Transitions are Storytellers


The summer I turned five, my parents emptied our home into brown boxes and scattered loose items throughout our garage and driveway for a summer garage sale. Strangers pulled up and parked around our cul-de-sac in small clusters and made their way in and out of our garage in waves. I watched them browse and pick items up, one by one, taking the things I had learned to associate with my family and daily life. Some of them noticed and smiled at me as if they knew me; I didn’t smile back.

A lady with short blond hair and a particularly wide smile gazed at me. Looking back, I am sure she must’ve been a mother herself, perhaps seeing her own daughter in my size and presence. After slowly perusing our things, she picked up a tiny watering can and made her way over to my mom. Until then, I hadn’t noticed the watering can was among the items spread throughout the garage on display.

I stared at her as she talked with my mom, still smiling as her long fingers clutched the watering can handle like it was her own. Assuming my mom was telling her about how I had helped her water our backyard flowers just last week with it, and how I had done such a good job doing it, I stayed mostly relaxed while I observed them from afar. Then I watched the lady walk away, out of the garage and down our driveway with my watering can still in her grip as she made her way towards a wood-paneled station wagon. She opened the backseat door, put my watering can in the back and then began to get into the driver’s seat.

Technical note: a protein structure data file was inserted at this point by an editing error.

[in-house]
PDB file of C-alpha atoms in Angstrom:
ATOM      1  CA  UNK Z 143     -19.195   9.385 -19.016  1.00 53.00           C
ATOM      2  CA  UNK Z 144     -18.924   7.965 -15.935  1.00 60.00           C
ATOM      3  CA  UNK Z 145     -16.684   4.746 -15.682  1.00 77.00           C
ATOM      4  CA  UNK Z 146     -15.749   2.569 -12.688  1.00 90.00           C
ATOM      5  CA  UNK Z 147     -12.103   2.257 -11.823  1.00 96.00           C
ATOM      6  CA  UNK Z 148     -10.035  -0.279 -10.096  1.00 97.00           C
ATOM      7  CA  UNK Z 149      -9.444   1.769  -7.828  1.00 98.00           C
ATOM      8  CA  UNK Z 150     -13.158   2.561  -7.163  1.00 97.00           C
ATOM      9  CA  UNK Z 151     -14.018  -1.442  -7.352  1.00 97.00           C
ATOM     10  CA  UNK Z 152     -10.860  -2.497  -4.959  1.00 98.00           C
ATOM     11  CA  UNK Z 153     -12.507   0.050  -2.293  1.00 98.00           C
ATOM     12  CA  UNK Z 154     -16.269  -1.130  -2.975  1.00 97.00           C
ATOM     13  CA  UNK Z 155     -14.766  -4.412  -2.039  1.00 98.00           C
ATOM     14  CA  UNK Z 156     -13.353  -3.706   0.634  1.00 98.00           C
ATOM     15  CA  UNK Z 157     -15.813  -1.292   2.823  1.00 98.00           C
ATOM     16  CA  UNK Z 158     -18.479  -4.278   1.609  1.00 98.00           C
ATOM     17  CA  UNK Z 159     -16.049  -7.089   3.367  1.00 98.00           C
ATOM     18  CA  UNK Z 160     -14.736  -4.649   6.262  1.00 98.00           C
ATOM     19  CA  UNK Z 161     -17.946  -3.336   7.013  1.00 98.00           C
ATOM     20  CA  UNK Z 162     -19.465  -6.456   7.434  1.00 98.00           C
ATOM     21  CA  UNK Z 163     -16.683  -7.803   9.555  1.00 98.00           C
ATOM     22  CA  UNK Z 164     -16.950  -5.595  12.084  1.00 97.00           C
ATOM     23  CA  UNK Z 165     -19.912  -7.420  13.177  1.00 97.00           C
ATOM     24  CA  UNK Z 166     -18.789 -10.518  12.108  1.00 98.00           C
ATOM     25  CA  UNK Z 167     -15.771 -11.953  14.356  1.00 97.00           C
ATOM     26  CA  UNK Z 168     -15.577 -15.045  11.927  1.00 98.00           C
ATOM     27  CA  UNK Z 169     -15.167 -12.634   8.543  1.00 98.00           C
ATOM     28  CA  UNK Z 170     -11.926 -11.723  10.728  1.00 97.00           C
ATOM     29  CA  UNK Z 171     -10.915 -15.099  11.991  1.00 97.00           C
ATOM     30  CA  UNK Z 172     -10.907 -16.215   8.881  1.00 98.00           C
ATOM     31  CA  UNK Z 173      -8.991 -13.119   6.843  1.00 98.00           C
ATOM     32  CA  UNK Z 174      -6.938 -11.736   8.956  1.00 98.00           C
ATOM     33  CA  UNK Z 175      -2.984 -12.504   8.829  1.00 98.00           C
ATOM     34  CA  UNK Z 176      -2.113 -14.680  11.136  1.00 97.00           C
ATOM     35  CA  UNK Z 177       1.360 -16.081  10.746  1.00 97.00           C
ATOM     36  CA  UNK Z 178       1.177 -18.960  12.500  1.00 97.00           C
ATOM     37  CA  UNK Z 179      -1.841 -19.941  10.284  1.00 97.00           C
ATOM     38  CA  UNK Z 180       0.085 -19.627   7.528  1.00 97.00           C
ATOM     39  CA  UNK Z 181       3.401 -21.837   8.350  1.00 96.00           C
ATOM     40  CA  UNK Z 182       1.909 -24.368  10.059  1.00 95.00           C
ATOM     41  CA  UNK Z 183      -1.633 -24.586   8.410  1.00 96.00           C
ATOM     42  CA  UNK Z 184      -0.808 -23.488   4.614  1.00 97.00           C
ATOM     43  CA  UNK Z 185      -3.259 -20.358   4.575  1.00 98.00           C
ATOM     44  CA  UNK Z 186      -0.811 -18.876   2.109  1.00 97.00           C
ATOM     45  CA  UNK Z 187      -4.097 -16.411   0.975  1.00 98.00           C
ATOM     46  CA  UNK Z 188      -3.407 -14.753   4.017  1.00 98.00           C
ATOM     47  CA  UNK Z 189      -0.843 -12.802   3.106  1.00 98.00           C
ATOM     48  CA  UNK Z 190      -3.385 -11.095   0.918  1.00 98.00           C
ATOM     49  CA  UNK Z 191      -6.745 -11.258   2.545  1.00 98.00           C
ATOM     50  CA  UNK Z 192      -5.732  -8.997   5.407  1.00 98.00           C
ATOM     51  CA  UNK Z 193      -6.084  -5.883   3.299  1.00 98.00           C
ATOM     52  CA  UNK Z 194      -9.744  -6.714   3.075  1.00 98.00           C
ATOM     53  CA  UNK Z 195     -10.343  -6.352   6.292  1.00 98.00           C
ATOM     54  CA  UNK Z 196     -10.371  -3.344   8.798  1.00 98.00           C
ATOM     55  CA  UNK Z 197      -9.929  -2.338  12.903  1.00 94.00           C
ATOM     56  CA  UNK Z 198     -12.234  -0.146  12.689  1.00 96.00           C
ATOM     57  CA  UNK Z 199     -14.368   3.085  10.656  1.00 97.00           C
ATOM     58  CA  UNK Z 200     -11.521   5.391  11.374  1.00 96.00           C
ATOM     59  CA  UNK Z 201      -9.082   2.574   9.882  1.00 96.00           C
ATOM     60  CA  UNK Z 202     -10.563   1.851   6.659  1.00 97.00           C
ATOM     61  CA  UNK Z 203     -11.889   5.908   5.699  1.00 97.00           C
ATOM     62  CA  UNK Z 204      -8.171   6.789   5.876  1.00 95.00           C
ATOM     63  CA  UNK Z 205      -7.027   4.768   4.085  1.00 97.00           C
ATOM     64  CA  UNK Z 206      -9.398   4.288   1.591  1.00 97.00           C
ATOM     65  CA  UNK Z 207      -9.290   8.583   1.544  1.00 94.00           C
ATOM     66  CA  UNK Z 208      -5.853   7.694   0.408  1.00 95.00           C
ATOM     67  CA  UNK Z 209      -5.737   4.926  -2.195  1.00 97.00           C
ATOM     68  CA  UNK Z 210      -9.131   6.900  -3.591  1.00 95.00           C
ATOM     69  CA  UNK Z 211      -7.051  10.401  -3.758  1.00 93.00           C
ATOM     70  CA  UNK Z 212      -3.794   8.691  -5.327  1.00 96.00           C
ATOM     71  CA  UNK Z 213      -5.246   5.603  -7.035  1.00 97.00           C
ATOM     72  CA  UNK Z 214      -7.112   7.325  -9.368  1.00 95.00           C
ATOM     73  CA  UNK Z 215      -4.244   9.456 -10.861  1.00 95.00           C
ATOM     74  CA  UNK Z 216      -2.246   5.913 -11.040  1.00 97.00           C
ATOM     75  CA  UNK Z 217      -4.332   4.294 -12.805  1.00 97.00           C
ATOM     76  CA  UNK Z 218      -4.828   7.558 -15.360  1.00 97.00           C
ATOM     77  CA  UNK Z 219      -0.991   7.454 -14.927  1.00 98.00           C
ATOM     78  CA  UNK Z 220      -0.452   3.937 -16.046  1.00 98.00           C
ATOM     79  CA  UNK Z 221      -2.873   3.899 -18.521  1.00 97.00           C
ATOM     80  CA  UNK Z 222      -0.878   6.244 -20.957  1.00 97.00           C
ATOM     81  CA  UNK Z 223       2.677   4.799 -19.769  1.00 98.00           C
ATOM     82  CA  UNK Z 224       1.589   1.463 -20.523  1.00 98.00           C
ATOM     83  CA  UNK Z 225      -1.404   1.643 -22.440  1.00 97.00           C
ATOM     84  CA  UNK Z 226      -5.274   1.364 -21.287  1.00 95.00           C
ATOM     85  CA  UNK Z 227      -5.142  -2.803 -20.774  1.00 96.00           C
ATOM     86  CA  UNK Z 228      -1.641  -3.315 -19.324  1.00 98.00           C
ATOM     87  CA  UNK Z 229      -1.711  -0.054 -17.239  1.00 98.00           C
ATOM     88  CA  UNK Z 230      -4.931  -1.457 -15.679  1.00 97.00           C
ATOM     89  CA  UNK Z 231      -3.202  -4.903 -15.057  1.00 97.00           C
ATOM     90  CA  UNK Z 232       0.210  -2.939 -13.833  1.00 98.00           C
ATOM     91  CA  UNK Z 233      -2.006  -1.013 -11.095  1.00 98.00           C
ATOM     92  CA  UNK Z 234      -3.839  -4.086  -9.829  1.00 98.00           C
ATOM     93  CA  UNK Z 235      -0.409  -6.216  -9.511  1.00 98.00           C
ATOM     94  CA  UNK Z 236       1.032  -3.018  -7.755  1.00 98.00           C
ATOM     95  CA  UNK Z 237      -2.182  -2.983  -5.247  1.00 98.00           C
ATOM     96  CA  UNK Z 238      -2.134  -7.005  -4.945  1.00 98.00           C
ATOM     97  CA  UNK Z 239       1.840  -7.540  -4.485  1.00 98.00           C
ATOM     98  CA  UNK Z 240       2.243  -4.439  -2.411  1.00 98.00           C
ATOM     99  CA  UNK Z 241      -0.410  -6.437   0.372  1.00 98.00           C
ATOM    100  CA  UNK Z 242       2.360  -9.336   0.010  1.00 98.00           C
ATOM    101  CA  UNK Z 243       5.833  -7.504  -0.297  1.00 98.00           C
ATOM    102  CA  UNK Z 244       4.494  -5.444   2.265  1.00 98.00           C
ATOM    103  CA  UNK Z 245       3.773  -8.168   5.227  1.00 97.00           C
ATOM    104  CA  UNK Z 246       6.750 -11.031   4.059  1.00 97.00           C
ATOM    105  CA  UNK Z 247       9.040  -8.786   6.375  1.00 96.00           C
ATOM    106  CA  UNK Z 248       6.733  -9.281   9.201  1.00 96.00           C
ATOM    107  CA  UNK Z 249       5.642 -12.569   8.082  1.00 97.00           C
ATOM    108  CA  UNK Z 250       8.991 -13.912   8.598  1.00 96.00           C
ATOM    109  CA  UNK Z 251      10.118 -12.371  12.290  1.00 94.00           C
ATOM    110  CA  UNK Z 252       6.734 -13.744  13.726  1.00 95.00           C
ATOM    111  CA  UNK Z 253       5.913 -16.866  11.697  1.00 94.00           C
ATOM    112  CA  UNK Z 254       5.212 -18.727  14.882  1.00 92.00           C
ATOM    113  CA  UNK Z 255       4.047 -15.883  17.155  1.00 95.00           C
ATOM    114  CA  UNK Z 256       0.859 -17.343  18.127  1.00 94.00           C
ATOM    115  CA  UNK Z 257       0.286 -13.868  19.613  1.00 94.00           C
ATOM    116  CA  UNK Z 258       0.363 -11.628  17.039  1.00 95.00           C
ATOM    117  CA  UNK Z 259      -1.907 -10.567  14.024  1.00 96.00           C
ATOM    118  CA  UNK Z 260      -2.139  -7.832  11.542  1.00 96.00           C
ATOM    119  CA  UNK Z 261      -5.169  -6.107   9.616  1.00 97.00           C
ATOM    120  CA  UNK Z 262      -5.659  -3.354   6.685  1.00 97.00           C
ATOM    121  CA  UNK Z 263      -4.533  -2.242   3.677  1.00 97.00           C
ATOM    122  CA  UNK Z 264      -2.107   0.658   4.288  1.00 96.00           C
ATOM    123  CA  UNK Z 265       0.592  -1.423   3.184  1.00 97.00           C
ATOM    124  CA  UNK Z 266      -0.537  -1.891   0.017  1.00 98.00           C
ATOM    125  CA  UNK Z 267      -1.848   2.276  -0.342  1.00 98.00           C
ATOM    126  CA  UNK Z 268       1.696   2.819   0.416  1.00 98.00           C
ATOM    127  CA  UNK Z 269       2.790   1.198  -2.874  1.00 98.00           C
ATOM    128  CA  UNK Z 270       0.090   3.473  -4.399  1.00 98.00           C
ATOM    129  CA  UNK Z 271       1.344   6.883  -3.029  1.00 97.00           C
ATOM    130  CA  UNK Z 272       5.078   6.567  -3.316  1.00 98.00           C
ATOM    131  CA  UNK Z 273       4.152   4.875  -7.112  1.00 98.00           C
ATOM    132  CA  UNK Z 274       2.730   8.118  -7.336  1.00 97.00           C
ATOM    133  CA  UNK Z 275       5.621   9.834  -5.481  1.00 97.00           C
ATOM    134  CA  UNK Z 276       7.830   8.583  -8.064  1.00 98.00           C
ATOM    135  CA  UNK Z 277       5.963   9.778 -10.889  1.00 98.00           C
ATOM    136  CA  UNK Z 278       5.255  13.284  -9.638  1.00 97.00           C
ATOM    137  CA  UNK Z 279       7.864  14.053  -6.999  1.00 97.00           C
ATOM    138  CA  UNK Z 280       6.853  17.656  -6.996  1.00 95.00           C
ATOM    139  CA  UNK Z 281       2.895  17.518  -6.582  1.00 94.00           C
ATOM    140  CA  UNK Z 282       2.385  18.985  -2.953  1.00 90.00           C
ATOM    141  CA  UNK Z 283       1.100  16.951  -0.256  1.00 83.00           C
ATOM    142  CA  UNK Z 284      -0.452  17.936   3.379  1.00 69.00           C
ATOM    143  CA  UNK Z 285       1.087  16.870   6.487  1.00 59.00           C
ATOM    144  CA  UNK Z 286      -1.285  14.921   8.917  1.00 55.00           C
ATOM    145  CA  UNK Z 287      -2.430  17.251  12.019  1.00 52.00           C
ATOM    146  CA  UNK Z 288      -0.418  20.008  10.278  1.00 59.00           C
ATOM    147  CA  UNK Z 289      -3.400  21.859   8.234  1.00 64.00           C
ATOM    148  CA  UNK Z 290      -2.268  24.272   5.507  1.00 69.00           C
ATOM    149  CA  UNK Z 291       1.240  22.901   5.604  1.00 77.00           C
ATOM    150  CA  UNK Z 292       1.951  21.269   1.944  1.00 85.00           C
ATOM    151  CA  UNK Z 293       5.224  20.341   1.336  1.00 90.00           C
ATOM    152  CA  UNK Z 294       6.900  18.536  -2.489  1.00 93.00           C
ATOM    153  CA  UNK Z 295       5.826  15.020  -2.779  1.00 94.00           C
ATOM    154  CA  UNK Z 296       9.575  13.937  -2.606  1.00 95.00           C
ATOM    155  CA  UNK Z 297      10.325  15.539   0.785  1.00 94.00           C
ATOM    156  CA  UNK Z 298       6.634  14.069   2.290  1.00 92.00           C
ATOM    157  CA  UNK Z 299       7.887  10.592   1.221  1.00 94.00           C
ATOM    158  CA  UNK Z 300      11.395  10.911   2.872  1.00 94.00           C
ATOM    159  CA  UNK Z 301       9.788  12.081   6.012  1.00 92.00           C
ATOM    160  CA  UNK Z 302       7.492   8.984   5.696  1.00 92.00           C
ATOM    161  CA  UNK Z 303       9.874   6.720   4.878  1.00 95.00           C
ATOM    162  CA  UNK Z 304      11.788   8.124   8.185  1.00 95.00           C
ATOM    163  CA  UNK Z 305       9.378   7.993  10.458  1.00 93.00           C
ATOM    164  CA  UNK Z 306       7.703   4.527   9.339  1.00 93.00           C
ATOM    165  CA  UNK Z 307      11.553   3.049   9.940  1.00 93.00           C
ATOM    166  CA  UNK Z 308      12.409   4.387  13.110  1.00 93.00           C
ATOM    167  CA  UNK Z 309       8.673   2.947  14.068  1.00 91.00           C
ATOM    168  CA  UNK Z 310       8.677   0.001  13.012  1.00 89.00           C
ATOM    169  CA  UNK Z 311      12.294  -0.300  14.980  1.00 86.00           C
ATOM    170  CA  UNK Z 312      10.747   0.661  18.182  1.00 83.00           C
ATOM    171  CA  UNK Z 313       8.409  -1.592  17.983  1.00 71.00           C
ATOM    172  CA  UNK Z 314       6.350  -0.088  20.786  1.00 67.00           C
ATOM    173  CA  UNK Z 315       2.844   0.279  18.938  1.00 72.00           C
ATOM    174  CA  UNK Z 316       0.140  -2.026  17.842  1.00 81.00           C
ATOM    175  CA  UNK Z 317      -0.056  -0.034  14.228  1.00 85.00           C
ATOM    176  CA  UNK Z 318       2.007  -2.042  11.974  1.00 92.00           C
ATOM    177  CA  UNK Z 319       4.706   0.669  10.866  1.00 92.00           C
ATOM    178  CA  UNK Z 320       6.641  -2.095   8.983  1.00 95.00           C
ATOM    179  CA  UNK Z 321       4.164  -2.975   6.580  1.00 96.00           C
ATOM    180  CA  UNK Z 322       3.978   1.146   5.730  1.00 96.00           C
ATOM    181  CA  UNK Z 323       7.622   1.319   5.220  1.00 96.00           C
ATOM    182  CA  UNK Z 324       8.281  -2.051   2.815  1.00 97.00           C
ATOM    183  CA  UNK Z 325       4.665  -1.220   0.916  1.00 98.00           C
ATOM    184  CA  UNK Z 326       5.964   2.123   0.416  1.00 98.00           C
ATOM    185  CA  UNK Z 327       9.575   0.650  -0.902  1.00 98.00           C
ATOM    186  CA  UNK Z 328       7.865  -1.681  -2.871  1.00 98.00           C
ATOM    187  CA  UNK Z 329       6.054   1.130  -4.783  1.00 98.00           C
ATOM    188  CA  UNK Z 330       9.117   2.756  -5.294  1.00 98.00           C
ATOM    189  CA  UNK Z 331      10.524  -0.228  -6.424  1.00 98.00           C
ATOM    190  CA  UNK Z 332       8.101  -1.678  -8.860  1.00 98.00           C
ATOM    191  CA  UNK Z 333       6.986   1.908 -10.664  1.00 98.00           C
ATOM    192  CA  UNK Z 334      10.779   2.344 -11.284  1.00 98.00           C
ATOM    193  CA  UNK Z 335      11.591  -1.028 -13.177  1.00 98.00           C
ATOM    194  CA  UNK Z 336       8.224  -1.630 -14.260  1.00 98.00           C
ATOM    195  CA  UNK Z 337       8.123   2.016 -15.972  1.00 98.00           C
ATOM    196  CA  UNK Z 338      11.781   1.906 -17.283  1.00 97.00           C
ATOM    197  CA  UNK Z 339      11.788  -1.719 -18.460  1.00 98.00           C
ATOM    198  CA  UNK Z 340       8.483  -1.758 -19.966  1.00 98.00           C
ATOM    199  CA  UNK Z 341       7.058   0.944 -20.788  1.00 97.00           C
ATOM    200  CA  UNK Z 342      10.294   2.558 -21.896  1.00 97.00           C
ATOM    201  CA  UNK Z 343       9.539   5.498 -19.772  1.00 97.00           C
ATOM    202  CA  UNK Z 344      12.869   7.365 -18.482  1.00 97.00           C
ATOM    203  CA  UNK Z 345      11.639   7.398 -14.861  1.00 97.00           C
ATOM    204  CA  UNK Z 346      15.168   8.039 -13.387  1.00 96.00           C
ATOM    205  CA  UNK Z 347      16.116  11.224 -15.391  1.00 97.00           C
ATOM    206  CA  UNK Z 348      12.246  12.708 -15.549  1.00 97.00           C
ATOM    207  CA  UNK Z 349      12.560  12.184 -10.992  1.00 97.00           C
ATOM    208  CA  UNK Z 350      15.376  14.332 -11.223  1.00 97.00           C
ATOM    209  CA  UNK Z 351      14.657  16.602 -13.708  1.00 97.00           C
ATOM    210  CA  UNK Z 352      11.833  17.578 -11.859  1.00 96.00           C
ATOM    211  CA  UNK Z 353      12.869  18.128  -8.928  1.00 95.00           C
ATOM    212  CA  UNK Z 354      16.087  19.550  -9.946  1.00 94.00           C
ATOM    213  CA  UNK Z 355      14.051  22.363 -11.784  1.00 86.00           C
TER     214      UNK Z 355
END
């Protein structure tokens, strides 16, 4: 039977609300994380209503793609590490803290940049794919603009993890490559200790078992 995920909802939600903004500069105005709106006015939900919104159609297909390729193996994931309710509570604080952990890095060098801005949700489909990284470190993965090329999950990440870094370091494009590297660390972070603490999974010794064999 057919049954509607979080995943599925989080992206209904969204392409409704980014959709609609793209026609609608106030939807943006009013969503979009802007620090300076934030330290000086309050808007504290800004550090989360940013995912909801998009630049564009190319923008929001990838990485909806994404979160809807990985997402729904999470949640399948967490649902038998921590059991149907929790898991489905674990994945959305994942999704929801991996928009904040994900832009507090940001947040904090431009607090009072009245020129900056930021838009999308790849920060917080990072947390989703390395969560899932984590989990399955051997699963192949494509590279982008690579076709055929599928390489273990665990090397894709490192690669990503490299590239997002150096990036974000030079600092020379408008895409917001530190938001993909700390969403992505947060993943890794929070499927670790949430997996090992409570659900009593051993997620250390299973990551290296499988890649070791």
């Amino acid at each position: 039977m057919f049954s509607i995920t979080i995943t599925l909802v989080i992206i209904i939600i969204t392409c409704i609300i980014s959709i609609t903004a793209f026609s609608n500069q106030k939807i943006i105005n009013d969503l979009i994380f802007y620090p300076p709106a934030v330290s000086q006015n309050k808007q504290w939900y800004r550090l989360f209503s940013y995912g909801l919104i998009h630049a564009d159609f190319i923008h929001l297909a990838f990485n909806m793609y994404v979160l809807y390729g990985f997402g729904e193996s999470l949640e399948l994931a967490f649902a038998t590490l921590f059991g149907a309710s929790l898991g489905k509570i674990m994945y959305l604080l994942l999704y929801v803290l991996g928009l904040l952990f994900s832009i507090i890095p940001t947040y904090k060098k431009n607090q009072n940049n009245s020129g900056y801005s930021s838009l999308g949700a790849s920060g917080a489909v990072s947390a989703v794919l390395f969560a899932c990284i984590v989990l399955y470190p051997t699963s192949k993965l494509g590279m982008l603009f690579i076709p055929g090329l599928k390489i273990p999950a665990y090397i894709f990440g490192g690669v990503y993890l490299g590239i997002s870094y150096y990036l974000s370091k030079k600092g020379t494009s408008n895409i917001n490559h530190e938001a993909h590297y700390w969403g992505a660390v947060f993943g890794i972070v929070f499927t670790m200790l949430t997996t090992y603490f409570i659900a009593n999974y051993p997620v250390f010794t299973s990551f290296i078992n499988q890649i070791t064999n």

When the backseat door shut and the watering can was no longer in view, I shifted from watching what was happening to action by running towards the woman and her car. Pounding on the window of the station wagon, I yelled at her, calling her a thief and demanding my plastic watering can’s release.

My mom interjected quickly, visibly embarrassed that her usually quiet little girl was causing such a scene, telling the no-longer-smiling lady to go ahead and leave with the watering can, while reassuring me she would buy me a new one after we moved and that this nice lady was going to give it to her own daughter. My mom stood beside me, the woman’s face framed by her open car window, smiling at both of us like it was no big deal. I stared at my mom with wide eyes, burst into tears and ran inside to sulk on one of the steps on our staircase.

Read the rest of the post over at SheLoves Magazine